Film appreciation: Lawrence Lau's Queen of Temple Street (1990)
It is rare for an old film to seem like a recently made work set in a past era, but such is the case with Queen of Temple Street.
The dated hairstyles and gigantic cellphones mark it as 1990, but the milieu and relationships are so sharply etched that there is a timeless quality to what is possibly Hong Kong's saltiest mother-daughter tale.
The pungency comes from the prostitutes who ply their trade in the small brothels lining the titular avenue. This is the world presided over by Hua (Sylvia Chang Ai-chia), the empress of a small domain just one flight up.
The crux of Chan Man-keung's award-winning script is the contentious bond between Hua and estranged daughter Yan (Rain Lau Yuk-tsui), a teen drop-out defiantly following in her mum's footsteps. The narrative's psychological depth is enhanced by subtle directorial touches like the utilisation of the columns outside the nearby Yau Ma Tei Police Station as a framing device to isolate Hua from her antagonistic offspring.
In the skilled hands of director Lawrence Lau Kwok-cheung (aka Lawrence Ah Mon), ingredients suggestive of a sentimental exploitation flick have instead been transformed into a perceptive exploration of the meaning of family.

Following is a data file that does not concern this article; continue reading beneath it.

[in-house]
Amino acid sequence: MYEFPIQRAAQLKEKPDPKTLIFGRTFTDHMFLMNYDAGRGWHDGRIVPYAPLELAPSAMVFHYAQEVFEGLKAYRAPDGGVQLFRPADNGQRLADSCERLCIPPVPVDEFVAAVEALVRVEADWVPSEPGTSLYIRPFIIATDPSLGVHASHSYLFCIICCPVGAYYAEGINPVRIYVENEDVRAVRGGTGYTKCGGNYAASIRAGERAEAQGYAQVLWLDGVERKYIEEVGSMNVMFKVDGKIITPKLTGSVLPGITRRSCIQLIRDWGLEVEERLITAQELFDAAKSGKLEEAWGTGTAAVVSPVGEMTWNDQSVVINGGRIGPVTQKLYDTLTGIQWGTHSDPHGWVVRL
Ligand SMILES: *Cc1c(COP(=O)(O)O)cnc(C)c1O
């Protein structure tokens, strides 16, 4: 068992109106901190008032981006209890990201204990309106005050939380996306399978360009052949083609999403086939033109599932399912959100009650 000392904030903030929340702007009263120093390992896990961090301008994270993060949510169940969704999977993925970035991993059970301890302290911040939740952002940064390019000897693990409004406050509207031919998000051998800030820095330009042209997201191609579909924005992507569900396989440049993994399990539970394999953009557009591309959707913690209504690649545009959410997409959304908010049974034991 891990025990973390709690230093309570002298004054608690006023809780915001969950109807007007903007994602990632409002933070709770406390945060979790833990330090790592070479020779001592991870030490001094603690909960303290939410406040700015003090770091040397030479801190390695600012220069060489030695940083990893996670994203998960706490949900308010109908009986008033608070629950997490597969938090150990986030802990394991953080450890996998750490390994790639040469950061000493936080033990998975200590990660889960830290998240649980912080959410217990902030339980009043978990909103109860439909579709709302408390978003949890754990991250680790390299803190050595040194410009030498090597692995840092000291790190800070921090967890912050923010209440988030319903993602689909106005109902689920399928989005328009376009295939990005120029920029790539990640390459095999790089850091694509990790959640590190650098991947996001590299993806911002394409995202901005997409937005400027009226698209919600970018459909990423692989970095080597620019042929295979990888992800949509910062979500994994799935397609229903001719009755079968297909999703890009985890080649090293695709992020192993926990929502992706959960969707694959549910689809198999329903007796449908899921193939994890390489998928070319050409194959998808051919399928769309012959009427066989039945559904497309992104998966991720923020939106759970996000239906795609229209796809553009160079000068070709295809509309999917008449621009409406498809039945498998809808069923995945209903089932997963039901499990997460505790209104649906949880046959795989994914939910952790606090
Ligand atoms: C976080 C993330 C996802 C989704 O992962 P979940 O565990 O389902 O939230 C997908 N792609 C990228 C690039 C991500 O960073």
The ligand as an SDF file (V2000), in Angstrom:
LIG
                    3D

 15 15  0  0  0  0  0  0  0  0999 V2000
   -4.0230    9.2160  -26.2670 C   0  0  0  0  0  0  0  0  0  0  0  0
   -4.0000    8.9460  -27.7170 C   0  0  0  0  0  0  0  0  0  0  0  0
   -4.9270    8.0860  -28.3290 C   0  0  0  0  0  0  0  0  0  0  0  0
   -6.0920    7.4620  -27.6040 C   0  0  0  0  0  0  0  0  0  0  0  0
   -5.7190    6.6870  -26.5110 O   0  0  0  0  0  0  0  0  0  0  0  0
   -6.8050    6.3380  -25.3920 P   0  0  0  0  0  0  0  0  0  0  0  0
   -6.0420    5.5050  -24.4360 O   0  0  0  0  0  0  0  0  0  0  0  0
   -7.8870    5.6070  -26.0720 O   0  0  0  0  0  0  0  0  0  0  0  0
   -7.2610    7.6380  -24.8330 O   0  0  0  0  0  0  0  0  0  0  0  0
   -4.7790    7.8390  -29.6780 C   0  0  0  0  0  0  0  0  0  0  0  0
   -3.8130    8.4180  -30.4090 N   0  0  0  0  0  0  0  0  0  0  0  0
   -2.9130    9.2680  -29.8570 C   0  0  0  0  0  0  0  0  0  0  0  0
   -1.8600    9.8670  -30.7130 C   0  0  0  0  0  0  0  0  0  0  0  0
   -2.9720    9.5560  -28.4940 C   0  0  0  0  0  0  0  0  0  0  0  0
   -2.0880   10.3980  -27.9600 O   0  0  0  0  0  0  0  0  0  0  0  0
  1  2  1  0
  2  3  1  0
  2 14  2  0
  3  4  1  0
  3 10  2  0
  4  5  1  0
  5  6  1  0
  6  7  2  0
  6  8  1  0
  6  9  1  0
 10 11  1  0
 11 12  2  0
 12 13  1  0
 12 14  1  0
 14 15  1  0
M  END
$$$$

Hua's children and her "girls" both constitute families of sorts, the latter not merely financial instruments but friends whose personal affairs often require more attention than the madam gives her own flesh and blood.
The picture presented is as realistic and unglamorous as any celluloid portrayal of the sex trade, filled with equal measures of humour and pathos that flow from the situations and personages. The spectre of 1997, for example, is alluded to when one of Hua's associates offhandedly explains to a disgruntled john, "All our charges have gone up since the Tiananmen massacre."
The dialogue ranks among the earthiest of Cantonese cinema, a major factor in its Category III rating despite an absence of explicit imagery; and the performances are nothing short of superb, Sylvia Chang excelling in what is easily her most illustrious turn and a brilliant debut for Rain Lau, who won Hong Kong Film Awards for supporting actress and best newcomer.
Queen of Temple Street, June 28, 2.30pm, Hong Kong Film Archive, 50 Lei King Road, Sai Wan Ho. Part of The Art of Film Scripting programme